For weeks now I’ve been trying to think of a way to define things like artistry and talent. Many people have already done this and I’m not trying to be definitive by any means, but following are some observations on beauty, talent, and loss.
In his TED Talk, Denis Dutton lays out a presentation in which he states that our recognition of beauty, as a species, goes back to our earliest use of tools and that it is an “innate desire to see others do things well” (or to do them well ourselves). I don’t know whether this is considered an empirical fact by the rest of the scientific or artistic community, but it rings true to me.
However, for this blog entry, I was trying to work off of the phrase “there’s no such thing as talent” which I have heard from more than one source. And I get it, the idea is to work on whatever it is you want to create or achieve, all the while pretending you don’t have any talent for that calling. Then, in the end, you can compete or even beat all the hard-working, successful idiots who actually don’t have any talent but are producing the most odious popular trash. People like Britney Spears or Jeff Koons who make the kind of stuff you look at and say “I’ve seen a better day’s work come out of the back-end of a cow” yet good money is being delivered to their door.
To beat them at their game you must work as hard as they do, because talent does not always equal success. “Practice makes perfect” says my mom. There’s no such thing as talent. I understand the phrase, but I know talent exists, which is why I can’t seem to come up with a satisfactory essay about it, using that idea.
Then I hear of the passing of David Bowie…
Say what you want about David Robert Jones. Maybe he’s too “weird” for you, or his style is too hedonistic or shallow, or maybe you just plain don’t like his music. But he did all of it well – really well. He worked hard at his craft like few others, sure… harder than those around him and right up to the end. But he had a born-in ability to sing, perform, and present himself with a conviction and a belief in his own craft undefined by skill alone.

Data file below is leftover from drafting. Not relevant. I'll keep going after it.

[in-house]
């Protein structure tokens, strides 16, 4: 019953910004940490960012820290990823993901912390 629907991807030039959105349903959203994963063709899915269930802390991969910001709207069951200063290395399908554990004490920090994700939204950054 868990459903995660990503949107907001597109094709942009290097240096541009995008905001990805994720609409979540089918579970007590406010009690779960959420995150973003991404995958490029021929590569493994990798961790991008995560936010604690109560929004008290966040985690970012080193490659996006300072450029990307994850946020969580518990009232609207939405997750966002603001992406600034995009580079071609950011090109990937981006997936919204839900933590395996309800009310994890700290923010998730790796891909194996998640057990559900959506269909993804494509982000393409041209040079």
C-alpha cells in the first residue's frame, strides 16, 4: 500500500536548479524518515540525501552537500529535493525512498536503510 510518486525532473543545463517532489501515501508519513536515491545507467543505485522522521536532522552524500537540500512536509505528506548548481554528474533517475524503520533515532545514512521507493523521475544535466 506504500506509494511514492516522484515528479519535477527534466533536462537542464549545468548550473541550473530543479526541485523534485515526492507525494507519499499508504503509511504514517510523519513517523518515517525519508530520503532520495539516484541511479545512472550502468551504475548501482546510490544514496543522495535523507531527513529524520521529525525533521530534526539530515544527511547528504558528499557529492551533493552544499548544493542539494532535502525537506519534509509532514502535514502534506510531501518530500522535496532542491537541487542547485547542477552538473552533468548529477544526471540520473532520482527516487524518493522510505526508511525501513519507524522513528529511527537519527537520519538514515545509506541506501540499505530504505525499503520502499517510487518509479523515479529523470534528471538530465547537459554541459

Okay, full disclosure: I’ve been a fan since I was 15, but I have remained one because I have seen few other performers deliver what he did with such ease, presence, and innate accuracy. David Bowie had talent.
His music spoke to generations of young people who were already “quite aware what they’re going through” by getting inside our “moon-age daydream(s)” and letting us know that we’re “not alone.” He surrounded himself with equally professional performers and artists, and brought it off with a style all his own. One simply cannot ignore the flawlessness of his craft. My mom doesn’t like his music, but she can’t deny his ability as a great performer.
It’s easy to get nostalgic about how we grew up with his music in our lives, and what a great personality he was, and that’s all very valid. But the vast majority of us never knew him personally (though I’m sure we’d have liked to). So, I can more easily subscribe to the idea that the reason we, as a modern culture, are so torn up about the death of David Bowie (and those like him, now including Alan Rickman) is because we now will have one less talent in the world that we can see and hear do things really, really well — way better than most of us.
And we will miss that.